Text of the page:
While many major pro-life marches across the country typically held in January are being cancelled, the Walk for Life West Coast in San Francisco, according to organizer Eva Muntean, appears to be going ahead. The Walk, in its 17th year, protests the January 22, 1973 U.S. Supreme Court Roe v. Wade decision, which struck down the nation’s anti-abortion laws. Previous years have drawn up to 50,000 walkers, who participate in a downtown rally and 1.8-mile walk up the City’s famous Market Street.
This year the walk is scheduled to take place, while the rally has largely been eliminated due to San Francisco’s pandemic-related regulations.
The event begins at noon on Saturday, January 23rd, at San Francisco’s Civic Center Plaza. Ignatius Press founder and editor Fr. Joseph Fessio, S.J., who is walk chaplain, along with Reverend Clenard Childress of BlackGenocide.org will address the crowd, followed by the walk at 12:30 p.m. Eliminated this year will be such elements pro-life testimonials, information booths, the large balloon arch, and mariachi band.
There will be a police presence along the route to ensure the safety of participants. EWTN will broadcast the Walk.
A companion event will be held the day before, on Friday, January 22nd, in nearby Oakland. Pro-life walkers will gather at Oakland City Hall for a Stand Up 4Life Rally and Walk at Oakland City Hall. Childress will deliver a keynote address for the Oakland event as well.
Other events planned for Friday, January 22nd include a Mass for the Legal Protection of Unborn Children, which will be celebrated by San Francisco Archbishop Salvatore Cordileone at St. Mary’s Cathedral at noon; a 1:30 to 3:00 p.m. webinar featuring the archbishop and other pro-life leaders; a 5:00 to 6:30 p.m. Vigil for Life with the Dominican Friars; and private prayer at Ss. Peter and Paul Church for the Sanctity of Life from 7 to 9 p.m. See the Walk website for additional even details.
The Walk for Life West Coast will proceed against a backdrop of cancelled in-person pro-life walks across the country, the most significant being the March for Life in Washington, D.C. Last January, the Walk reached an apex when President Donald Trump addressed a crowd of more than 100,000, assuring his support for the movement. On January 15, 2021, however, the March for Life announced it was cancelling the in-person walk, explaining, “In light of the fact that we are in the midst of a pandemic which may be peaking, and in view of the heightened pressures that law enforcement officers and others are currently facing in and around the Capitol, this year’s March for Life will look different,” meaning that marchers are being asked to stay home and participate virtually.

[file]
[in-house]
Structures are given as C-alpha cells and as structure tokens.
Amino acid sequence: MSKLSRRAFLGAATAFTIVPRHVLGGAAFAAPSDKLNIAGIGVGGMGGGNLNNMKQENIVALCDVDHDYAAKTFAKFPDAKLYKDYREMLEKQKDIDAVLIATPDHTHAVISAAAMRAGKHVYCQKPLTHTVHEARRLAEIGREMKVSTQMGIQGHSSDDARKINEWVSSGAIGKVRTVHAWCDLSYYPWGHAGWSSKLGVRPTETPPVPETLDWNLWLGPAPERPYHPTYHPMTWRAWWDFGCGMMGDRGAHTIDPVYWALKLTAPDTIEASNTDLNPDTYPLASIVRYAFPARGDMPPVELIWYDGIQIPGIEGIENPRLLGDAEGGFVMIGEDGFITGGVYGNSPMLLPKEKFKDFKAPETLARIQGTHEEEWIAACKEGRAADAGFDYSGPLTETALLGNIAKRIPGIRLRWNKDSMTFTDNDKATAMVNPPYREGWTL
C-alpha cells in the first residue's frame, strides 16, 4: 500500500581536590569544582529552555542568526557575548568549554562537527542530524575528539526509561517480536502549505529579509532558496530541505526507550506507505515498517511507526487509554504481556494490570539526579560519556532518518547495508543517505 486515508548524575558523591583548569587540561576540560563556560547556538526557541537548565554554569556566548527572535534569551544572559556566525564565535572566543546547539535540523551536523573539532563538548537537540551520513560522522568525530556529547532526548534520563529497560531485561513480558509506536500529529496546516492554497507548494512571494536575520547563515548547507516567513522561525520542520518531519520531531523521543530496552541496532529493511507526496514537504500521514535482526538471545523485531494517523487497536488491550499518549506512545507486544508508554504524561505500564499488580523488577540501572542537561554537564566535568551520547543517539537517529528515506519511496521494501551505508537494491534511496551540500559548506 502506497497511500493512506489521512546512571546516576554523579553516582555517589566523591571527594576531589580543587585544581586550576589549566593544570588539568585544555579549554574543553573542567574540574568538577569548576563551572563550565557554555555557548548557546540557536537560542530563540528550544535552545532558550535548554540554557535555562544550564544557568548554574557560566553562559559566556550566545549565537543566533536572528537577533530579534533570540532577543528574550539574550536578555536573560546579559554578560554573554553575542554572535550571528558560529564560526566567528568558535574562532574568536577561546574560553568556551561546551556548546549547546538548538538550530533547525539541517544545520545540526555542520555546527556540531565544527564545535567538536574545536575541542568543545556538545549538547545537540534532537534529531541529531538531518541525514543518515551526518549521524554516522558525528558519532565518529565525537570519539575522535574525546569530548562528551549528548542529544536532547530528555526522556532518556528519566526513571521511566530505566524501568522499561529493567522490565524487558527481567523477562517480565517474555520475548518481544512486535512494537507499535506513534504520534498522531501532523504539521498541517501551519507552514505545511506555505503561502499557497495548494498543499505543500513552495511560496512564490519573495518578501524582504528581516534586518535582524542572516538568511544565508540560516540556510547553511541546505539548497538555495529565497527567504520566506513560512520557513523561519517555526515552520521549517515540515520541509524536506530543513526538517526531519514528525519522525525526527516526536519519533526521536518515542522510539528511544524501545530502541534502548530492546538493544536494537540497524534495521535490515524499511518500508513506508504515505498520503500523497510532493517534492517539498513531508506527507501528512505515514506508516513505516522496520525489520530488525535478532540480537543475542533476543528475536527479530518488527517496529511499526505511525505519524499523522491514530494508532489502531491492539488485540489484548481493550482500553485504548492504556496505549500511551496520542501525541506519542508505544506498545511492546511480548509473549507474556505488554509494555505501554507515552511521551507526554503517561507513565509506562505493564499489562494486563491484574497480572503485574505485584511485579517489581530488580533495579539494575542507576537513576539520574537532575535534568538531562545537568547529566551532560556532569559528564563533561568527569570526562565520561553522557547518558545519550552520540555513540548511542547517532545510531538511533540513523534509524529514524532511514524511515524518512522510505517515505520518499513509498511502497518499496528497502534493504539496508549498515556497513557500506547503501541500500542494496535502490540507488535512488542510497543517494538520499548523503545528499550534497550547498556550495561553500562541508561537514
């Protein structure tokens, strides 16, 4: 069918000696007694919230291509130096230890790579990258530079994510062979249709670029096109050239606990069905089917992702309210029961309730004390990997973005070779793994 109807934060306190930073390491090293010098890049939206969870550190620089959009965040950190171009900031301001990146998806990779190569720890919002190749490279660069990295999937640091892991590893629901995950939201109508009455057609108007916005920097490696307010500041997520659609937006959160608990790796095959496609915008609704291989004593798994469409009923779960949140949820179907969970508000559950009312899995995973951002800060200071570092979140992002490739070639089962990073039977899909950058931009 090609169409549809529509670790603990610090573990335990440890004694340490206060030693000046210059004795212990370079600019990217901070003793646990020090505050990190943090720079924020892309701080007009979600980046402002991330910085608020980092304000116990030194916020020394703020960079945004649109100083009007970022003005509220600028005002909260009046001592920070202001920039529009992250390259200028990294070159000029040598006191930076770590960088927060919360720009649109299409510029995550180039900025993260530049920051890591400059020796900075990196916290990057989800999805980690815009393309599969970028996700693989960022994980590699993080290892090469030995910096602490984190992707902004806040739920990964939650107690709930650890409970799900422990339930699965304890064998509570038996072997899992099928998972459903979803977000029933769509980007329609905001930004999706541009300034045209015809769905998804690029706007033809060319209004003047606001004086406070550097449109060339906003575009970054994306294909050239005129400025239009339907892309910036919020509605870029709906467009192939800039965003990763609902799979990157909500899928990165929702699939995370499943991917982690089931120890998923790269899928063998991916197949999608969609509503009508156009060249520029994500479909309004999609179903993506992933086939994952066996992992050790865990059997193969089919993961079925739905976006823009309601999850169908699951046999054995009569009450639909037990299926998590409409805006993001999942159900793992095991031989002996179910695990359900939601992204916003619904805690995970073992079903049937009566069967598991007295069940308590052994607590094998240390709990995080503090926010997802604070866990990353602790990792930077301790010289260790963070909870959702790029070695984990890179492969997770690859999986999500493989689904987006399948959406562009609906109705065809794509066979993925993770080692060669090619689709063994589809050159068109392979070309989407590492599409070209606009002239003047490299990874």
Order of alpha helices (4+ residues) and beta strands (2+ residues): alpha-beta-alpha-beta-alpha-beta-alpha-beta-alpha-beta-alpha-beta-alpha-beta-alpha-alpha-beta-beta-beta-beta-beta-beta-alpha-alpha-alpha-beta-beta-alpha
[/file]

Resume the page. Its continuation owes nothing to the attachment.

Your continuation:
Other major pro-life marches that have been cancelled include the Archdiocese of Denver’s Celebrate Life Rally and March. In January 2020, 8,000 marched by downtown Denver’s capitol building; participants also listened to speakers and pro-life testimonies. The event has been cancelled due to Denver’s pandemic-related limits on outdoor gatherings, said organizer Lynn Grandon. Individual parishes will instead celebrate Masses, and have Holy Hours and Eucharistic processions, she said.
Grandon worried about the pro-abortion tack the new Biden Administration would take, remarking, “These may be tough times for Christians, but we must trust in God for the grace to endure.”
Colorado has a dire need for a strong pro-life movement, she continued, as it has a long history of being an abortion-friendly state. In 1967, it was the first U.S. state to liberalize its abortion laws; more recently, in November, Colorado voters defeated by 59 to 41% Proposition 115, which would have ended late-term abortions.
The Archdiocese of Los Angeles’ in-person OneLife LA walk through the streets of downtown Los Angeles, which drew 25,000 last January, has also been a casualty of 2021. It has also been replaced by a virtual event, said organizer Kathleen Domingo. “Our first priority,” she explained, “is to keep our people as safe and healthy as we can.”
Many long-time smaller pro-life marches, some dating to 1973, have also been cancelled. These include Maine’s Hands Around the Capitol rally in Augusta, the State of Maine’s capital city. The event had been held for the 47 previous years. It is sponsored by Maine Right to Life, with Diocese of Portland, Maine Bishop Robert Deeley celebrating Mass and participating. The diocese announced that the event had been cancelled due to “safety concerns,” and asked those with further questions to contact Maine Right to Life.
Despite the state’s pro-life efforts, Maine’s legislature has advanced measures in recent years to allow the use of taxpayer dollars for abortions and has legalized physician-assisted suicide.
Muntean encouraged those who wanted to participate in the 2021 Walk for Life West Coast to regularly check back at the walk’s webpage for last minute updates, which could include a last-minute cancellation “due to potential changes from the City of San Francisco, or for general public safety.” But at the present, the walk will go ahead, because with an incoming presidential administration hostile to the pro-life cause, “We will need to work harder to keep the pro-life message front and center.”
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